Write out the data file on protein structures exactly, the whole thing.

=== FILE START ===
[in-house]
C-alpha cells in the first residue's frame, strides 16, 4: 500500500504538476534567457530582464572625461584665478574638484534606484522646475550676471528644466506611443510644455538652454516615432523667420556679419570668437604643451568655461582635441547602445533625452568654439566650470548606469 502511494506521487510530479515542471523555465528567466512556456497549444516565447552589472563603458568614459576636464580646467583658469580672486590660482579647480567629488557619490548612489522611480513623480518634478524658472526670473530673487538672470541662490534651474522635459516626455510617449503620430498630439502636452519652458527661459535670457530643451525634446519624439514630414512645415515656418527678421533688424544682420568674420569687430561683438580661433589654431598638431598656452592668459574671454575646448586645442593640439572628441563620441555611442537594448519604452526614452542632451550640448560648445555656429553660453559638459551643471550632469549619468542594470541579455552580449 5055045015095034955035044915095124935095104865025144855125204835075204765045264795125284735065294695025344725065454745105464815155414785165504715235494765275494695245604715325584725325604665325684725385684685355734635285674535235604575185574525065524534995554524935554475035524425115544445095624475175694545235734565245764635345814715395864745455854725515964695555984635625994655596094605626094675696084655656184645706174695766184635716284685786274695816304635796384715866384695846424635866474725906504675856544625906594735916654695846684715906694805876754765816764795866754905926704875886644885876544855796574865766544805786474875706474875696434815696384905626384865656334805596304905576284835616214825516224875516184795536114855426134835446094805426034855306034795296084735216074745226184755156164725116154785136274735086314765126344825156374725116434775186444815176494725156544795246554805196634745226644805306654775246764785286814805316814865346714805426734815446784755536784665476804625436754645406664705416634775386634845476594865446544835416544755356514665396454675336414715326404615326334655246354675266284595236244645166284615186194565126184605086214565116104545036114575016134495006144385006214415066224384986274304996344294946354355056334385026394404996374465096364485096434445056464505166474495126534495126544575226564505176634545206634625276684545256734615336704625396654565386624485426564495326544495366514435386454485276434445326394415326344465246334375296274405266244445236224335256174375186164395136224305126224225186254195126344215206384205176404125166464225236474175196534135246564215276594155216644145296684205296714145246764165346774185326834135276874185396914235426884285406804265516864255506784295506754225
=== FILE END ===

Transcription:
[in-house]
C-alpha cells in the first residue's frame, strides 16, 4: 500500500504538476534567457530582464572625461584665478574638484534606484522646475550676471528644466506611443510644455538652454516615432523667420556679419570668437604643451568655461582635441547602445533625452568654439566650470548606469 502511494506521487510530479515542471523555465528567466512556456497549444516565447552589472563603458568614459576636464580646467583658469580672486590660482579647480567629488557619490548612489522611480513623480518634478524658472526670473530673487538672470541662490534651474522635459516626455510617449503620430498630439502636452519652458527661459535670457530643451525634446519624439514630414512645415515656418527678421533688424544682420568674420569687430561683438580661433589654431598638431598656452592668459574671454575646448586645442593640439572628441563620441555611442537594448519604452526614452542632451550640448560648445555656429553660453559638459551643471550632469549619468542594470541579455552580449 5055045015095034955035044915095124935095104865025144855125204835075204765045264795125284735065294695025344725065454745105464815155414785165504715235494765275494695245604715325584725325604665325684725385684685355734635285674535235604575185574525065524534995554524935554475035524425115544445095624475175694545235734565245764635345814715395864745455854725515964695555984635625994655596094605626094675696084655656184645706174695766184635716284685786274695816304635796384715866384695846424635866474725906504675856544625906594735916654695846684715906694805876754765816764795866754905926704875886644885876544855796574865766544805786474875706474875696434815696384905626384865656334805596304905576284835616214825516224875516184795536114855426134835446094805426034855306034795296084735216074745226184755156164725116154785136274735086314765126344825156374725116434775186444815176494725156544795246554805196634745226644805306654775246764785286814805316814865346714805426734815446784755536784665476804625436754645406664705416634775386634845476594865446544835416544755356514665396454675336414715326404615326334655246354675266284595236244645166284615186194565126184605086214565116104545036114575016134495006144385006214415066224384986274304996344294946354355056334385026394404996374465096364485096434445056464505166474495126534495126544575226564505176634545206634625276684545256734615336704625396654565386624485426564495326544495366514435386454485276434445326394415326344465246334375296274405266244445236224335256174375186164395136224305126224225186254195126344215206384205176404125166464225236474175196534135246564215276594155216644145296684205296714145246764165346774185326834135276874185396914235426884285406804265516864255506784295506754225